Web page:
The fundamental problem in the eurozone is not the Greek debt crisis. It’s not the undercapitalization of Spanish banks. It’s not the weakness of the Dutch and Italian governments or the possibility that Irish voters may once again reject a European treaty. It’s not even the threat that economic slowdowns in China, India, and the United States might push Europe back into recession.
The fundamental problem in the eurozone is low German wages.
National collective bargaining agreements covering Germany’s major industries have delivered “stable” — that is, stagnant — wages since 1999. By some accounts German wages have been stagnant since German reunification in 1990.
In the United States government and corporations combined to bust America’s unions. In Germany, the unions have cooperated with government and corporations to stifle wage growth. The result in both countries has been the same: long-term stagnation in living standards.
Of course, US wages have been stagnant for much longer than Germany’s. American workers haven’t had a raise since 1973. The pay for some jobs has gone up and the pay for other jobs has gone down, but overall pay levels in America today are actually below 1973 levels (adjusted for inflation).
In Germany as in America the economy has grown over the decades. The problem isn’t growth. The problem is that all the growth has been fed into increased profits for investors instead of increased pay for workers.
Why is this a problem for the eurozone? It’s a problem because low German wages put downward pressure on wages everywhere else in the eurozone. German workers are famously productive. If productive workers don’t get a raise, how can anyone else get a raise?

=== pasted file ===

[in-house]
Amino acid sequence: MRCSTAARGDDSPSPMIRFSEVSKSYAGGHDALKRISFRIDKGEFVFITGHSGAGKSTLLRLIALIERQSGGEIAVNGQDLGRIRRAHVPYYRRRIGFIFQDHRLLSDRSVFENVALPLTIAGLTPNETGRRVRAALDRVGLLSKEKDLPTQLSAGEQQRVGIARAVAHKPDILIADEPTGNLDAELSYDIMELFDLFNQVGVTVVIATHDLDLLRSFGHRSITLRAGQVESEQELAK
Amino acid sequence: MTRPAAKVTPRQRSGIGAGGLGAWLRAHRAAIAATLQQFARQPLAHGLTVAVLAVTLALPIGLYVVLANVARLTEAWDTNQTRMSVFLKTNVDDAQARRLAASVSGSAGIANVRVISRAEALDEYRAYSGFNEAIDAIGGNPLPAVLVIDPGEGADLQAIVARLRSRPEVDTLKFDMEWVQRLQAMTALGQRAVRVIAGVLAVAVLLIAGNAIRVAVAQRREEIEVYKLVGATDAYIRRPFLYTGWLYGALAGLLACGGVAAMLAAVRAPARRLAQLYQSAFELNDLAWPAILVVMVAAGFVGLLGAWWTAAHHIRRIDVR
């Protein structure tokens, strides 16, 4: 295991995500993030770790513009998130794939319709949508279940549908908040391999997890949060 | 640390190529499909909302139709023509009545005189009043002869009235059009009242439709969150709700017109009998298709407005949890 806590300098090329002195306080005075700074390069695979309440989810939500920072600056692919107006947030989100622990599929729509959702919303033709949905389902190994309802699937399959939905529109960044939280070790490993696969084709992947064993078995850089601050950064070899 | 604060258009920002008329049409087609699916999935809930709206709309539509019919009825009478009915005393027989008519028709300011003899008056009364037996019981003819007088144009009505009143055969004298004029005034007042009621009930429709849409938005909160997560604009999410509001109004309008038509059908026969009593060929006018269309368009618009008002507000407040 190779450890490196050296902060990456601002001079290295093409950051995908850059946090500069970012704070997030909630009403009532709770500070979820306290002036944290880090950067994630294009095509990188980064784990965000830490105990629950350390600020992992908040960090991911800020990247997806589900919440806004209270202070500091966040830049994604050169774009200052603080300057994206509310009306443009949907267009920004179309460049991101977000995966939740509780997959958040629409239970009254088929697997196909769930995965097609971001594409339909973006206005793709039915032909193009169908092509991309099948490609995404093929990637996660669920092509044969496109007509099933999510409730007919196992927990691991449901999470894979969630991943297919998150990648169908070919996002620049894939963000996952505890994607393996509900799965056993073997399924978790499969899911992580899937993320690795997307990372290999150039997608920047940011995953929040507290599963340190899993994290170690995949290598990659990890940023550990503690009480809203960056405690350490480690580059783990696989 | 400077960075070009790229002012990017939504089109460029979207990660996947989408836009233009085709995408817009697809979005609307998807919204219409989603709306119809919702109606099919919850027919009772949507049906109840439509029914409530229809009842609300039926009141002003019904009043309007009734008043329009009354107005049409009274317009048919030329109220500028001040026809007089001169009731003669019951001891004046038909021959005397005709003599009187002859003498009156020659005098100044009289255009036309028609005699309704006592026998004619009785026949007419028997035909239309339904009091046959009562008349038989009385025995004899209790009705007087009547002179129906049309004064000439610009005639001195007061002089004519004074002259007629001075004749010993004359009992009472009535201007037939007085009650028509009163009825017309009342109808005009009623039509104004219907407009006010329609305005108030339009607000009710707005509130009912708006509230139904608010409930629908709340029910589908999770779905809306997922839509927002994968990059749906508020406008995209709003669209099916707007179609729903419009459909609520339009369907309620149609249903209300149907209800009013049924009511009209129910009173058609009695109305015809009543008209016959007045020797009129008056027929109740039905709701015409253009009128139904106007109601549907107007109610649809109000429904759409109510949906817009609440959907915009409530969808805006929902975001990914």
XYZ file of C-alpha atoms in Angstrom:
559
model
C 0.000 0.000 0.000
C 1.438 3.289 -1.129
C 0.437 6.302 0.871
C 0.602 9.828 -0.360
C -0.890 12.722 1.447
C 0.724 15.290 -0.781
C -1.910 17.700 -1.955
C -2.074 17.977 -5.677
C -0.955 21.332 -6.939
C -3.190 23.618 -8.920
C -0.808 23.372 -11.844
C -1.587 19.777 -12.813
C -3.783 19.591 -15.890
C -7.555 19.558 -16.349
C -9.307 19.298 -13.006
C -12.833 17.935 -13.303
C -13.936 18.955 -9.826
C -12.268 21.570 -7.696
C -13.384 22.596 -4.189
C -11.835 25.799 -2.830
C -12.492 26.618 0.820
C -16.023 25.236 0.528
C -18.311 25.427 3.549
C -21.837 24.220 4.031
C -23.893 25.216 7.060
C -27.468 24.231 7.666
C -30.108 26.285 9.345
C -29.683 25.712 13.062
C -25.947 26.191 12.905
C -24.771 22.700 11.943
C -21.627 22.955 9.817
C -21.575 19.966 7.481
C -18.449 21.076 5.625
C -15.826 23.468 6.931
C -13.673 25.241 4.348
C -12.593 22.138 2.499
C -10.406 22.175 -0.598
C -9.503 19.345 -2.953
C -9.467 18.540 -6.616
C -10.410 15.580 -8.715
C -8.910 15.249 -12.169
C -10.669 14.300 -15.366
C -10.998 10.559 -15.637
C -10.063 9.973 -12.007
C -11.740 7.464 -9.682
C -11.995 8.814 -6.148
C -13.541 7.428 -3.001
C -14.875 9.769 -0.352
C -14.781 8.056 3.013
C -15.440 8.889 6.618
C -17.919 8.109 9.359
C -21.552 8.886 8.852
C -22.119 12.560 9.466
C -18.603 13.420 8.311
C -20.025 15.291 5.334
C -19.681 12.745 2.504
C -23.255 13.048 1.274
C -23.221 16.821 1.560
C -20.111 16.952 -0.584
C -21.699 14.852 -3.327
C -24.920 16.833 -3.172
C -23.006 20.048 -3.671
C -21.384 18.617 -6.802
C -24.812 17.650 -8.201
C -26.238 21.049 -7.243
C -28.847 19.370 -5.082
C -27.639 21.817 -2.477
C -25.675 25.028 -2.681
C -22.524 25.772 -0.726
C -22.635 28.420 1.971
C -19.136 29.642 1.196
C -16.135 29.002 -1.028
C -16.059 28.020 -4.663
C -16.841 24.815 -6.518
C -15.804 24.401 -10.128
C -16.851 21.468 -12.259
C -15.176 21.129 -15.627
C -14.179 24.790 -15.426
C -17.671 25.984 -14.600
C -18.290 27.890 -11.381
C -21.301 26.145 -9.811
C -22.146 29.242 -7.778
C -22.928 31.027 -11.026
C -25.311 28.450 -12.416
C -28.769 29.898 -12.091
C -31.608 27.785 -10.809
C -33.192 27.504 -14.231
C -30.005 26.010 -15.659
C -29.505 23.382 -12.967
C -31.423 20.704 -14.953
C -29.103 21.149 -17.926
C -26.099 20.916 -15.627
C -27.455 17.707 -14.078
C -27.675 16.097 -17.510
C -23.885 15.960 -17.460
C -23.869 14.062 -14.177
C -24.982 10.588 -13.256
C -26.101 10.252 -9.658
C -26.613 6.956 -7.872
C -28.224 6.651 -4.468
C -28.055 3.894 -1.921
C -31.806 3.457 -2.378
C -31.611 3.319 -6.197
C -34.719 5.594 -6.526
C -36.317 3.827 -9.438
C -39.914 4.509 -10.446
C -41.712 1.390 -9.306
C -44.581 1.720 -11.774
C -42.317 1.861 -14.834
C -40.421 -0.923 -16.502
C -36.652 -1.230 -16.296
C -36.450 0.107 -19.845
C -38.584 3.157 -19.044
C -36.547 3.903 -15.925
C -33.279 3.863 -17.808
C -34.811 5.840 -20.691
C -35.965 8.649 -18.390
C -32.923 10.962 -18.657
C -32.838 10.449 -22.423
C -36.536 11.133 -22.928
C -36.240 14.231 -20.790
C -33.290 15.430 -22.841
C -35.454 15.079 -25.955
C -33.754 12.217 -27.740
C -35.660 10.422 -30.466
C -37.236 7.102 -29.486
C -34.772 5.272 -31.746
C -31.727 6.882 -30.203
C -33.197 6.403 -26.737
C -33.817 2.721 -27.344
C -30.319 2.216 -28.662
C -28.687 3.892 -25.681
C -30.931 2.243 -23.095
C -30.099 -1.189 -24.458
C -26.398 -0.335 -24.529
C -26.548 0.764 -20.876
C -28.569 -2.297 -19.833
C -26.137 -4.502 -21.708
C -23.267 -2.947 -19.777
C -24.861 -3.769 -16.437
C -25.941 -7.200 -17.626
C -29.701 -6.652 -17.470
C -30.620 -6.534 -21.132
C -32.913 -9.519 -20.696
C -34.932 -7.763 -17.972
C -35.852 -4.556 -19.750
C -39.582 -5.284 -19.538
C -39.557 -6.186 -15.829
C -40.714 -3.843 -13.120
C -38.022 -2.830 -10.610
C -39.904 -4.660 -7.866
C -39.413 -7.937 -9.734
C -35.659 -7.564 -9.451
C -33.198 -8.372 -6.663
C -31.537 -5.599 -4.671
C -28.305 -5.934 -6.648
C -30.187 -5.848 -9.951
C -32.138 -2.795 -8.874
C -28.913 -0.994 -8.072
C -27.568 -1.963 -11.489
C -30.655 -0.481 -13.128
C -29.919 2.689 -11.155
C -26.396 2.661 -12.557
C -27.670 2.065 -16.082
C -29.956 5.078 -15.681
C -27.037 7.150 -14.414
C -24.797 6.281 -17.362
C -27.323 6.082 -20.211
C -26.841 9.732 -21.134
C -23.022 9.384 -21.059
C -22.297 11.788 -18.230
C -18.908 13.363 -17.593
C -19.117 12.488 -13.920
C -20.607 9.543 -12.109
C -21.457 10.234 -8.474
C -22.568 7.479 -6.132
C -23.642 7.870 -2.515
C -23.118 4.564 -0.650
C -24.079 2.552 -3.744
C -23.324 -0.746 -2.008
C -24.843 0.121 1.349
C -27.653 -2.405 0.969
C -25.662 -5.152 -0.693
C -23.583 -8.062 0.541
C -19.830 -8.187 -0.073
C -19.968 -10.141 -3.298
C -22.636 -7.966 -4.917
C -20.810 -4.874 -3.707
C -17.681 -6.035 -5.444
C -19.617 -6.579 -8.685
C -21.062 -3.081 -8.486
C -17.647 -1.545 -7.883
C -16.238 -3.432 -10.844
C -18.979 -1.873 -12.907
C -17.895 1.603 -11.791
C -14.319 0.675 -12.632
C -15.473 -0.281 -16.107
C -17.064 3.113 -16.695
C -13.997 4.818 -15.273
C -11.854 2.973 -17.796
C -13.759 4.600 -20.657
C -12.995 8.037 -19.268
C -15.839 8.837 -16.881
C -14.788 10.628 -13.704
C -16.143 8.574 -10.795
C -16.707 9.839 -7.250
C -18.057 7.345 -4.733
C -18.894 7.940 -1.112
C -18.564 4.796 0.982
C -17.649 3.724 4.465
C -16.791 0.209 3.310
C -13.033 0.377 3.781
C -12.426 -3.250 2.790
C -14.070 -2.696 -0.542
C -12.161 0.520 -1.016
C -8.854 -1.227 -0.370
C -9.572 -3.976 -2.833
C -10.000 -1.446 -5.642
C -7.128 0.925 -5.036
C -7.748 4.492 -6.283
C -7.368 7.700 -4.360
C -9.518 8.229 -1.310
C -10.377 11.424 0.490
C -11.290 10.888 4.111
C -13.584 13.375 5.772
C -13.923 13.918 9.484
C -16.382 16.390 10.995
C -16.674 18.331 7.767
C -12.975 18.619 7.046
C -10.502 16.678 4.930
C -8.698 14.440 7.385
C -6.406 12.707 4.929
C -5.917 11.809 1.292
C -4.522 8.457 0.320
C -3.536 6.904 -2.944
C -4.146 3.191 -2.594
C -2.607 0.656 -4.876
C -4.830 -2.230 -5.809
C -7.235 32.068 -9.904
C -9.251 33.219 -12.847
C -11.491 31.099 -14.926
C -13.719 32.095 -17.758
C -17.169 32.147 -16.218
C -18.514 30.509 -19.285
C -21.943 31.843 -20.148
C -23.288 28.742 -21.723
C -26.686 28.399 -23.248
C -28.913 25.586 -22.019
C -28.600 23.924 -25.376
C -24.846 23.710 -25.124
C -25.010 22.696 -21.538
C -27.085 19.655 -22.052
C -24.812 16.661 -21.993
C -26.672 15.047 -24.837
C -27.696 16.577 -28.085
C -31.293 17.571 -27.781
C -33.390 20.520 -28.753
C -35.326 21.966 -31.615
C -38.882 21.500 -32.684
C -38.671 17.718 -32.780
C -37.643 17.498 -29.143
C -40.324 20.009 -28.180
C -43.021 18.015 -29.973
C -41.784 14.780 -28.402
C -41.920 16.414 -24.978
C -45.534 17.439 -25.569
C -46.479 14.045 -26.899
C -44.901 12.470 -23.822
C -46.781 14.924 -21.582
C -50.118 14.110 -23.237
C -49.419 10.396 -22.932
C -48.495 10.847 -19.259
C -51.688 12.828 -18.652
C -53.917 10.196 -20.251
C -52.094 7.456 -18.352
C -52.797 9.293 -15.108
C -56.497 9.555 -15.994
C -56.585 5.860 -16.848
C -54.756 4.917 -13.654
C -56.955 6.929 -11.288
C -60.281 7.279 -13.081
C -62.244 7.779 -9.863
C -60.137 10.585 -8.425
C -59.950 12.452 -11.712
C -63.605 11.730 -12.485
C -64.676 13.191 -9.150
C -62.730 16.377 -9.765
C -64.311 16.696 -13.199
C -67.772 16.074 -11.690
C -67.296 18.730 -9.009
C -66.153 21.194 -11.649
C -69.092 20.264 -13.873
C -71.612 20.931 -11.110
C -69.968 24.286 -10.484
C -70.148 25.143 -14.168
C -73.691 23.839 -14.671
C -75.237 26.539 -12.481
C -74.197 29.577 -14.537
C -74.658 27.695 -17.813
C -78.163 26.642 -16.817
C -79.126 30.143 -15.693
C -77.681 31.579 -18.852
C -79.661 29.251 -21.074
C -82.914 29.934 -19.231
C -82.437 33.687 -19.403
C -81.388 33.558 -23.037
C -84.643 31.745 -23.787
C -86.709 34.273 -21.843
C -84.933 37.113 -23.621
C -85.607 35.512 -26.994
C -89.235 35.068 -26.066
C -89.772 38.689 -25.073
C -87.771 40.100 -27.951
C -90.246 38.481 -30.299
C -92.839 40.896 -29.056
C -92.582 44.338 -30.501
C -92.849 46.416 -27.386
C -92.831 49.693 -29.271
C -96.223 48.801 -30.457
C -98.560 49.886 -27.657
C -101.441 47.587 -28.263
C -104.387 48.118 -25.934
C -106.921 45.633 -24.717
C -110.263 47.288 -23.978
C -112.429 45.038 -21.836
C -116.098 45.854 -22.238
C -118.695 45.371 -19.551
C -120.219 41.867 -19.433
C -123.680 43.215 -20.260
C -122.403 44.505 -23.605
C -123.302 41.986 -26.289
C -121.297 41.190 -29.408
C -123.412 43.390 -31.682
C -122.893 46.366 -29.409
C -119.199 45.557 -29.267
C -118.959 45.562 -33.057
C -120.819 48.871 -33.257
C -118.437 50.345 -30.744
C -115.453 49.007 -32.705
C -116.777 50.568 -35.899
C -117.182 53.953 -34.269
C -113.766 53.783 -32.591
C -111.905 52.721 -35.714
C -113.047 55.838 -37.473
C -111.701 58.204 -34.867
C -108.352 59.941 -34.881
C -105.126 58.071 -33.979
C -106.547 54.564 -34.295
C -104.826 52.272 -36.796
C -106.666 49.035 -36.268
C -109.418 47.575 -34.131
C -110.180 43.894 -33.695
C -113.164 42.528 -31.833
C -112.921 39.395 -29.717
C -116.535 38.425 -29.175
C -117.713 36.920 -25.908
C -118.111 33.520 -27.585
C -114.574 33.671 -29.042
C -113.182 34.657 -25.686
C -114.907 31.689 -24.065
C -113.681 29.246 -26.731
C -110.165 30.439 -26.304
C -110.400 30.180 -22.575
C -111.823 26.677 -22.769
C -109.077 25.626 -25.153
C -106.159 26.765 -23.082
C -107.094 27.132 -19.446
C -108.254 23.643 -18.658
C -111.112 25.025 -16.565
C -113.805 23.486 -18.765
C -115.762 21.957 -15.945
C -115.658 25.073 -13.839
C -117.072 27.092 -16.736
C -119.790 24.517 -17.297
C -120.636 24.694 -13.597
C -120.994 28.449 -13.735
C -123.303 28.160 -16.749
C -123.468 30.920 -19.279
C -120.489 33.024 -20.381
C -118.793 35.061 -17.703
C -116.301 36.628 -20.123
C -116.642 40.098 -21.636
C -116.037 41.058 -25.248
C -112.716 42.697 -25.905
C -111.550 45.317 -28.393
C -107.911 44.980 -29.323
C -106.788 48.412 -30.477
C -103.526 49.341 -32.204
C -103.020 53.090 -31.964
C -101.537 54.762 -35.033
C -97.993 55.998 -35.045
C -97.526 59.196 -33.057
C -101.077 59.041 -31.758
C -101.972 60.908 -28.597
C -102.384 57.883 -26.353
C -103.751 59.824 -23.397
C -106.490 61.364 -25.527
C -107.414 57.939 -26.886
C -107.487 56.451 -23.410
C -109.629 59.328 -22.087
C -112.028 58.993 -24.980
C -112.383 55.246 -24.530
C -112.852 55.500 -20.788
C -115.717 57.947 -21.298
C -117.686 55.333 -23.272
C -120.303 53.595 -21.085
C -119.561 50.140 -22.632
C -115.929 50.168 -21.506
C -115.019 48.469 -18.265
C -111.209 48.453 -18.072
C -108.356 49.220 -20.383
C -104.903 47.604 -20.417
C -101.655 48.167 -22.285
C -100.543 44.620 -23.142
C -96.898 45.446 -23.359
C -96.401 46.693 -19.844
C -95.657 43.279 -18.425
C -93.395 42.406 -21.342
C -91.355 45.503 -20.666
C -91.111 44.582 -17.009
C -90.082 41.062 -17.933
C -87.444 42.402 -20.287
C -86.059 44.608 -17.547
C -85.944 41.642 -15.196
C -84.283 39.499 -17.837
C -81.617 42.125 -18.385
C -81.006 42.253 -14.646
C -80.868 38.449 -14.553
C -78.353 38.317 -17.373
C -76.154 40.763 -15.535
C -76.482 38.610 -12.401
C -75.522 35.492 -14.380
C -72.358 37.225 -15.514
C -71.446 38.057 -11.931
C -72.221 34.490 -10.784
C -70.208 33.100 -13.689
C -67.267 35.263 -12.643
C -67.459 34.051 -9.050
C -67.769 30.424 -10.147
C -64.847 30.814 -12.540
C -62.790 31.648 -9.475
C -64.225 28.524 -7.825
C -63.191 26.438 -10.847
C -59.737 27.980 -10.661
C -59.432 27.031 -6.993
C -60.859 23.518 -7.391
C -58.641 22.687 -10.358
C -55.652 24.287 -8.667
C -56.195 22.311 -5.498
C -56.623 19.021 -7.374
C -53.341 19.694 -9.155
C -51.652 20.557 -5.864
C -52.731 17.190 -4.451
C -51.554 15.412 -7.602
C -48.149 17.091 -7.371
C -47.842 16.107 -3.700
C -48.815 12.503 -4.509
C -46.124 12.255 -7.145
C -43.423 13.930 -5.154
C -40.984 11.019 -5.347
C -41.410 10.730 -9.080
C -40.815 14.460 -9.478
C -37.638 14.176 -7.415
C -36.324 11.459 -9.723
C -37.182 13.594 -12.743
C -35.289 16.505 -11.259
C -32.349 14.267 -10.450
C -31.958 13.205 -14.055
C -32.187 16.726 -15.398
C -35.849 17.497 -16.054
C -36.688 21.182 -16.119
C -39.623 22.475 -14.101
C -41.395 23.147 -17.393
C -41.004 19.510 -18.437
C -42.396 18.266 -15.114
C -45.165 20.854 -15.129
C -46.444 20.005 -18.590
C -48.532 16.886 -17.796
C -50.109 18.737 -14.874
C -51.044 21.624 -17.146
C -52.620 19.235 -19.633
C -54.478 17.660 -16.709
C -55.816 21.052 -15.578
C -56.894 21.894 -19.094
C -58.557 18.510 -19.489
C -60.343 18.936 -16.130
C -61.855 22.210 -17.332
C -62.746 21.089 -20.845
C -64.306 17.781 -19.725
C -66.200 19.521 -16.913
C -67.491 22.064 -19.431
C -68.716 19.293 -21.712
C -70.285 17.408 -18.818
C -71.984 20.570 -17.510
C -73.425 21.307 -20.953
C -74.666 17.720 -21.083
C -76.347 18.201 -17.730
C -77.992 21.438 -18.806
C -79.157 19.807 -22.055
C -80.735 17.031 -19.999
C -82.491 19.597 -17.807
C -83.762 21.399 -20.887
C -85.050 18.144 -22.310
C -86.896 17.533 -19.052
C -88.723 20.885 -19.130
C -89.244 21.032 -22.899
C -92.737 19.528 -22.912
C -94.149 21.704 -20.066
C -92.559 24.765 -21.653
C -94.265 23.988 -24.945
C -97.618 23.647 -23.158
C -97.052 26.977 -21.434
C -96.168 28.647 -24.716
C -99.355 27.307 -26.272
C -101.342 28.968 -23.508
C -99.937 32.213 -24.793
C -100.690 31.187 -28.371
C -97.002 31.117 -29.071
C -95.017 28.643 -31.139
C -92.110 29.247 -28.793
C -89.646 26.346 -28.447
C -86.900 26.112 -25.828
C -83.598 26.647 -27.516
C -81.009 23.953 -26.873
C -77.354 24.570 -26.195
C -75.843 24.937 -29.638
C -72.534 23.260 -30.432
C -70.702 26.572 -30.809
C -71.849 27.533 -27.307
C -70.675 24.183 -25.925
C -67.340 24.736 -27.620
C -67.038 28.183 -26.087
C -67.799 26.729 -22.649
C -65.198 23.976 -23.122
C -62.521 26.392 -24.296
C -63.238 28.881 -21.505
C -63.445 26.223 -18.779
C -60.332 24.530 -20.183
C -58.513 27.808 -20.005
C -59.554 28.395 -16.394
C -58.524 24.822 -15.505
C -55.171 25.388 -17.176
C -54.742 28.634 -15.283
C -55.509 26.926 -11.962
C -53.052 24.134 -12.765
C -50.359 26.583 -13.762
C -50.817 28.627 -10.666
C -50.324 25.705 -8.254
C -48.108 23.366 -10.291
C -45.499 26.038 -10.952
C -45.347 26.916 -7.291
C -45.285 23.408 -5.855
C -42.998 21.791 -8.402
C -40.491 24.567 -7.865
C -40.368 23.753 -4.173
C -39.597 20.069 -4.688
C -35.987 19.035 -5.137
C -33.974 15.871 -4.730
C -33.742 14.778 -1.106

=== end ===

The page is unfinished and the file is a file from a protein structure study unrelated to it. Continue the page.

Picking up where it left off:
Some workers will always be more productive than others. In a well-functioning economy, workers that are twice as productive as other workers might make twice as much money as other workers. Over time as everyone’s productivity increases, everyone’s wages increase.
German workers, though, have raised their productivity dramatically over the past ten or twenty years with no corresponding increase in wages. Wages in other eurozone countries, however, continued to rise along with their economies. When German and Greek wages were denominated in Deutschemarks and Drachmas, that wasn’t so much of a problem. Now that both are denominated in euros, changing wage differentials are much more of a problem.
The European Union, European Central Bank, and European governments are using austerity policies to drive down wages in countries like Greece and Spain to bring them in line with the productivity differences between German workers and Greek and Spanish workers. That’s one way to restore balance.
A better way to restore balance would be to drive up wages in Germany. The austerity strategy attempts to restore macroeconomic balance by bringing profit rates in Greece and Spain up to German profit rates. A people-focused strategy would bring profit rates in Germany down to Greek and Spanish levels.
People before profits? Not in today’s Europe. But that’s the fundamental problem. European economies are going to grow either way. The question is: will it be pro-people growth or pro-profit growth? Will it be the plutonomy reaping the benefits, or the realonomy? Sadly, I think we all know the answer to that one. We’ve been living it in America for almost forty years now. Profits before people.